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Title: Pore-Scale Analysis of Calcium Carbonate Precipitation and Dissolution Kinetics in a Microfluidic Device

Abstract

In this work, we have characterized the calcium carbonate (CaCO 3) precipitates over time caused by reaction-driven precipitation and dissolution in a micromodel. Reactive solutions were continuously injected through two separate inlets, resulting in transverse-mixing induced precipitation during the precipitation phase. Subsequently, a dissolution phase was conducted by injecting clean water (pH = 4). The evolution of precipitates was imaged in two and three dimensions (2-, 3-D) at selected times using optical and confocal microscopy. With estimated reactive surface area, effective precipitation and dissolution rates can be quantitatively compared to results in the previous works. Our comparison indicates that we can evaluate the spatial and temporal variations of effective reactive areas more mechanistically in the microfluidic system only with the knowledge of local hydrodynamics, polymorphs, and comprehensive image analysis. Here, our analysis clearly highlights the feedback mechanisms between reactions and hydrodynamics. Pore-scale modeling results during the dissolution phase were used to account for experimental observations of dissolved CaCO 3 plumes with dissolution of the unstable phase of CaCO 3. Mineral precipitation and dissolution induce complex dynamic pore structures, thereby impacting pore-scale fluid dynamics. Pore-scale analysis of the evolution of precipitates can reveal the significance of chemical and pore structural controlsmore » on reaction and fluid migration.« less

Authors:
ORCiD logo [1];  [1];  [1]
  1. Sandia National Lab. (SNL-NM), Albuquerque, NM (United States)
Publication Date:
Research Org.:
Sandia National Lab. (SNL-NM), Albuquerque, NM (United States)
Sponsoring Org.:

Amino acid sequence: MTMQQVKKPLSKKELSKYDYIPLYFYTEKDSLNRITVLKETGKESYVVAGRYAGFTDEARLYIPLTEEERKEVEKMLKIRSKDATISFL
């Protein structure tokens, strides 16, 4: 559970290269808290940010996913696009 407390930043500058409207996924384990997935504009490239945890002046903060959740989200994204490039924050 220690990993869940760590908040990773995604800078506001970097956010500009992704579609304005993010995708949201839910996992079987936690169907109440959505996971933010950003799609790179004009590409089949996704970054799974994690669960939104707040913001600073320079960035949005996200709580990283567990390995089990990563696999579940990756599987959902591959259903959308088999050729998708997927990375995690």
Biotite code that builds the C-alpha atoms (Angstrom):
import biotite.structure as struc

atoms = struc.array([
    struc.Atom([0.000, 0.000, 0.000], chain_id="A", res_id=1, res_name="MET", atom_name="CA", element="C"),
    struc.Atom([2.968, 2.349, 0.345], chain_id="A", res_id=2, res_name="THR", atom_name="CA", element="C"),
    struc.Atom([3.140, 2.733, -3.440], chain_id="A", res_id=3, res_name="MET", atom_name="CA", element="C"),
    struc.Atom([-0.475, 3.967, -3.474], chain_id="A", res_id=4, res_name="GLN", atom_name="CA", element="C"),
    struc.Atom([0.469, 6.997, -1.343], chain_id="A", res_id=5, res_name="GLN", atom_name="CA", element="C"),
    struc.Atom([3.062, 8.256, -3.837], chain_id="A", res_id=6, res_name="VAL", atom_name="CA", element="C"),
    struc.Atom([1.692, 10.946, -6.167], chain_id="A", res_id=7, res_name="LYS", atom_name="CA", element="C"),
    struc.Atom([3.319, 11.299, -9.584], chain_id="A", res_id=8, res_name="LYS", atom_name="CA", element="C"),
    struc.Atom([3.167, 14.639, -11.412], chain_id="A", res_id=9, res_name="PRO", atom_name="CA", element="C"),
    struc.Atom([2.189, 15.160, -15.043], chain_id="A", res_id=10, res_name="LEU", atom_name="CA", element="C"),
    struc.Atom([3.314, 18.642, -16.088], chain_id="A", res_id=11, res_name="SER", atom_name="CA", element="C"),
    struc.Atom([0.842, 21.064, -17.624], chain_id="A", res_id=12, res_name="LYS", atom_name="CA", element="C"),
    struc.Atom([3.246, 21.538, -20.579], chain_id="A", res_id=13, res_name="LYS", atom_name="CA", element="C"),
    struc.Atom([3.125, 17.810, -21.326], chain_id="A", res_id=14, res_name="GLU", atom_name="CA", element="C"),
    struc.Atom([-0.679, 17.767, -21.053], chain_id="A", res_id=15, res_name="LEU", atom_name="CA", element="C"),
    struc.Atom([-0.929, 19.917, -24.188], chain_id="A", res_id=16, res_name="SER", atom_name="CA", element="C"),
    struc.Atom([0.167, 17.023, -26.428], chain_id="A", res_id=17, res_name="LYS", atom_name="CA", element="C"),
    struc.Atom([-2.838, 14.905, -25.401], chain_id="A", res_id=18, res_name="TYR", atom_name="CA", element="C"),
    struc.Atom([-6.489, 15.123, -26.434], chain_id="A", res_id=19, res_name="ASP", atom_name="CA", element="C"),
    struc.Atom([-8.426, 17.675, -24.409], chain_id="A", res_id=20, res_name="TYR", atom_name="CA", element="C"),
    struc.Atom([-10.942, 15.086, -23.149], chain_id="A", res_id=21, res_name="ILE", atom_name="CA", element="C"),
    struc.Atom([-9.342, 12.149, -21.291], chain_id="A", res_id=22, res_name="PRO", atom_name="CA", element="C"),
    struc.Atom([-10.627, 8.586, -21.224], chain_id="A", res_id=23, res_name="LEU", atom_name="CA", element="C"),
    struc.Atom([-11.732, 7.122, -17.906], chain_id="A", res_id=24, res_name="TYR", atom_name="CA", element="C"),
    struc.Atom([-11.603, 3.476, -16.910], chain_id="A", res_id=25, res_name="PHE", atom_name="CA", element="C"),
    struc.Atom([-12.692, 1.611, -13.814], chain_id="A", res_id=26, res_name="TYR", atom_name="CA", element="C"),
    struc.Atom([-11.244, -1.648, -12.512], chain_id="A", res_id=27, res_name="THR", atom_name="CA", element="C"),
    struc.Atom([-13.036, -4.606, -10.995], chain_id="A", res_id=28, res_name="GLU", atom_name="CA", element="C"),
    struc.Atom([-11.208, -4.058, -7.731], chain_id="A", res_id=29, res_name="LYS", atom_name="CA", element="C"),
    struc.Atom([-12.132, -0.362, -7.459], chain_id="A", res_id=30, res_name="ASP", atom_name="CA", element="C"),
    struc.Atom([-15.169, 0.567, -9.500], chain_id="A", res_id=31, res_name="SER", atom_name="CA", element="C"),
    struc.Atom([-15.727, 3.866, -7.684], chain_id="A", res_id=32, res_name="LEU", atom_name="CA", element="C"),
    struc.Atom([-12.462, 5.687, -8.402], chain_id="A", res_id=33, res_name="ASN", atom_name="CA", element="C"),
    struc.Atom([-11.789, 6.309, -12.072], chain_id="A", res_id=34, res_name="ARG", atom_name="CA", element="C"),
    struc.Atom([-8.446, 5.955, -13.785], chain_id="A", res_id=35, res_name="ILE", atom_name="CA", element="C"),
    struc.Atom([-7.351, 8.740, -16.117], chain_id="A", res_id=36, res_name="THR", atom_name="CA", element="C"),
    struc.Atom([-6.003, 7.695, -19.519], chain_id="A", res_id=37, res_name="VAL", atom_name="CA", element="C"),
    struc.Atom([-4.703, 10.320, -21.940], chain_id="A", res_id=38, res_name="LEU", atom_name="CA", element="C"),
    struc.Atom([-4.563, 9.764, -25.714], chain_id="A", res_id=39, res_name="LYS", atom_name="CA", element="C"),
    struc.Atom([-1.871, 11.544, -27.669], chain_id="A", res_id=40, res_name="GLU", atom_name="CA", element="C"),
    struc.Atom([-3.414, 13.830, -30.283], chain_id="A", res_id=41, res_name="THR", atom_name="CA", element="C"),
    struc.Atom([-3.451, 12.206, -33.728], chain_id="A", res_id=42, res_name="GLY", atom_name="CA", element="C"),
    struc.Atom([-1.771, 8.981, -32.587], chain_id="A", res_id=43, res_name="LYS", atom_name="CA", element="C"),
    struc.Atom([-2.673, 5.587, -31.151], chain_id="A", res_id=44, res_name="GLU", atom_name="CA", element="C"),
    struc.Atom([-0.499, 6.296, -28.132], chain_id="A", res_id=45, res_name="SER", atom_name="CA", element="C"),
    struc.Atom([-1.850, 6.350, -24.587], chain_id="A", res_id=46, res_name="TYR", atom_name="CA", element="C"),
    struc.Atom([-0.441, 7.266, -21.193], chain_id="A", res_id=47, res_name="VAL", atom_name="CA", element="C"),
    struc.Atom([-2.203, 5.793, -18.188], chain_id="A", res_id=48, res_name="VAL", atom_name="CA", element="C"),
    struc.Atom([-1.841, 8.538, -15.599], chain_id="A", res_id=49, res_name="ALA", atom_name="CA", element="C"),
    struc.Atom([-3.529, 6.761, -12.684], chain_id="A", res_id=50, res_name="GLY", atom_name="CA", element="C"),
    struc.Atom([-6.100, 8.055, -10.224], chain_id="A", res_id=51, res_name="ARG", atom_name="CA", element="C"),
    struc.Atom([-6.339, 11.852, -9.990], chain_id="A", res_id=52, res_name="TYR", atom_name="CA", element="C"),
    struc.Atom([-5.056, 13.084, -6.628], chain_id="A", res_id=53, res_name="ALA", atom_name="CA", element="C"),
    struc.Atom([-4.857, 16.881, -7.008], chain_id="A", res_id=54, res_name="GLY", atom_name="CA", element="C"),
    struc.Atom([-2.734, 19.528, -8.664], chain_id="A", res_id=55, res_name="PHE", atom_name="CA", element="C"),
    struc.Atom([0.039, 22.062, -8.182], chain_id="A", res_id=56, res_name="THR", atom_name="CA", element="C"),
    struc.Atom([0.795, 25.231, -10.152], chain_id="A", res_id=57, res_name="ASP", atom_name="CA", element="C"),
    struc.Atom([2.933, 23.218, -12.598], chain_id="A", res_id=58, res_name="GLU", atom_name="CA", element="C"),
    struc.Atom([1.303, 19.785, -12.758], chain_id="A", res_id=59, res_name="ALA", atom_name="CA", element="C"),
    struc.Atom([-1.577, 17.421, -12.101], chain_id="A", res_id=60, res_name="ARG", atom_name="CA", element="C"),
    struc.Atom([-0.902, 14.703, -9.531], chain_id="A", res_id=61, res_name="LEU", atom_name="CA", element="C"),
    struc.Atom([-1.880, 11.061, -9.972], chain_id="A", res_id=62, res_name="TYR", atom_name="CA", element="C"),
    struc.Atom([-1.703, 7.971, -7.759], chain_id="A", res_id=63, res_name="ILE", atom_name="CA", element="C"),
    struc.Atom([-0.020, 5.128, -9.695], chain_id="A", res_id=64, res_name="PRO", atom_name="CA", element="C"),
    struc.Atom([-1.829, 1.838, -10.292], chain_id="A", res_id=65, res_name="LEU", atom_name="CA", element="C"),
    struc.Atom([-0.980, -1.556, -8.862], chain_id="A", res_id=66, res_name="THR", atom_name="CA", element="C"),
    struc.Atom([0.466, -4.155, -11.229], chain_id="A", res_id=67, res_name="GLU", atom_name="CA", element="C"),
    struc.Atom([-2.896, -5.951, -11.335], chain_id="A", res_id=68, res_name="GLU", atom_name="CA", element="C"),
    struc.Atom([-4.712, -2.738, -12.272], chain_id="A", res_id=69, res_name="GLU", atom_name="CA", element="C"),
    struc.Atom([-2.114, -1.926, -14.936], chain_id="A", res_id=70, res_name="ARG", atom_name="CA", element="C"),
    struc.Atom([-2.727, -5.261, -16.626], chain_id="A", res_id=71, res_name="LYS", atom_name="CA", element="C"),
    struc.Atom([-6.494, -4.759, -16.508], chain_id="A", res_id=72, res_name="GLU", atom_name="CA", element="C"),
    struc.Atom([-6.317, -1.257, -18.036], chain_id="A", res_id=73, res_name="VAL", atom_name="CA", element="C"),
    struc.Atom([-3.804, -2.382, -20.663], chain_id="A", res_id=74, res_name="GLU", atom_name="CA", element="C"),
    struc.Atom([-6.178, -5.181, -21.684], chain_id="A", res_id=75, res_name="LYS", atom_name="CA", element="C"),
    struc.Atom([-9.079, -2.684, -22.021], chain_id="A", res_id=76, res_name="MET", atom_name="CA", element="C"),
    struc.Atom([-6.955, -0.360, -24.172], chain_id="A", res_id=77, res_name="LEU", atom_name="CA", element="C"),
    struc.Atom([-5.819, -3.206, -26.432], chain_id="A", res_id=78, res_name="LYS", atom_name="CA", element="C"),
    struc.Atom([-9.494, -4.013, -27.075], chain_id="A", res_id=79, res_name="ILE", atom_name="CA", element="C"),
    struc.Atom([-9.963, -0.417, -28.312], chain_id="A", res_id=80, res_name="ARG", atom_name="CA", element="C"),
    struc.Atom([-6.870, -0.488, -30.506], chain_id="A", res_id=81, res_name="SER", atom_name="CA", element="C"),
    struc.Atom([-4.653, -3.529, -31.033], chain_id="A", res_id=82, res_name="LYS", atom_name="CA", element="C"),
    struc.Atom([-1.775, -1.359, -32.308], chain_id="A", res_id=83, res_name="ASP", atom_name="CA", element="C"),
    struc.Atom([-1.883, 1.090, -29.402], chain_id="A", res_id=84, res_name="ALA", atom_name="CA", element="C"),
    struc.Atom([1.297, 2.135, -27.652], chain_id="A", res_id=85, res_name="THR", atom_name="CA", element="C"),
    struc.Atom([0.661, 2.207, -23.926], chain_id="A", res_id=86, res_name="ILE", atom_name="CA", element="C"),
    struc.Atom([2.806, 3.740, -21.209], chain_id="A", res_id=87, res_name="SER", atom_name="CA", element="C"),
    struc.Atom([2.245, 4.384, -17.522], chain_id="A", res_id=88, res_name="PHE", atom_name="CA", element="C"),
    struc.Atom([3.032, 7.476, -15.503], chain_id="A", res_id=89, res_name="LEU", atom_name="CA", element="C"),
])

USDOE Office of Science (SC), Basic Energy Sciences (BES) (SC-22)
OSTI Identifier:
1595020
Report Number(s):
SAND-2019-14793J
Journal ID: ISSN 0013-936X; 682386
Grant/Contract Number:  
AC04-94AL85000; SC0001114; NA0003525
Resource Type:
Accepted Manuscript
Journal Name:
Environmental Science and Technology
Additional Journal Information:
Journal Volume: 53; Journal Issue: 24; Journal ID: ISSN 0013-936X
Publisher:
American Chemical Society (ACS)
Country of Publication:
United States
Language:
English
Subject:
58 GEOSCIENCES

Citation Formats

Yoon, Hongkyu, Chojnicki, Kirsten N., and Martinez, Mario J. Pore-Scale Analysis of Calcium Carbonate Precipitation and Dissolution Kinetics in a Microfluidic Device. United States: N. p., 2019. Web. doi:10.1021/acs.est.9b01634.
Yoon, Hongkyu, Chojnicki, Kirsten N., & Martinez, Mario J. Pore-Scale Analysis of Calcium Carbonate Precipitation and Dissolution Kinetics in a Microfluidic Device. United States. doi:10.1021/acs.est.9b01634.
Yoon, Hongkyu, Chojnicki, Kirsten N., and Martinez, Mario J. Wed . "Pore-Scale Analysis of Calcium Carbonate Precipitation and Dissolution Kinetics in a Microfluidic Device". United States. doi:10.1021/acs.est.9b01634.
@article{osti_1595020,
title = {Pore-Scale Analysis of Calcium Carbonate Precipitation and Dissolution Kinetics in a Microfluidic Device},
author = {Yoon, Hongkyu and Chojnicki, Kirsten N. and Martinez, Mario J.},
abstractNote = {In this work, we have characterized the calcium carbonate (CaCO3) precipitates over time caused by reaction-driven precipitation and dissolution in a micromodel. Reactive solutions were continuously injected through two separate inlets, resulting in transverse-mixing induced precipitation during the precipitation phase. Subsequently, a dissolution phase was conducted by injecting clean water (pH = 4). The evolution of precipitates was imaged in two and three dimensions (2-, 3-D) at selected times using optical and confocal microscopy. With estimated reactive surface area, effective precipitation and dissolution rates can be quantitatively compared to results in the previous works. Our comparison indicates that we can evaluate the spatial and temporal variations of effective reactive areas more mechanistically in the microfluidic system only with the knowledge of local hydrodynamics, polymorphs, and comprehensive image analysis. Here, our analysis clearly highlights the feedback mechanisms between reactions and hydrodynamics. Pore-scale modeling results during the dissolution phase were used to account for experimental observations of dissolved CaCO3 plumes with dissolution of the unstable phase of CaCO3. Mineral precipitation and dissolution induce complex dynamic pore structures, thereby impacting pore-scale fluid dynamics. Pore-scale analysis of the evolution of precipitates can reveal the significance of chemical and pore structural controls on reaction and fluid migration.},
doi = {10.1021/acs.est.9b01634},
journal = {Environmental Science and Technology},
number = 24,
volume = 53,
place = {United States},
year = {2019},
month = {11}
}

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This content will become publicly available on November 13, 2020
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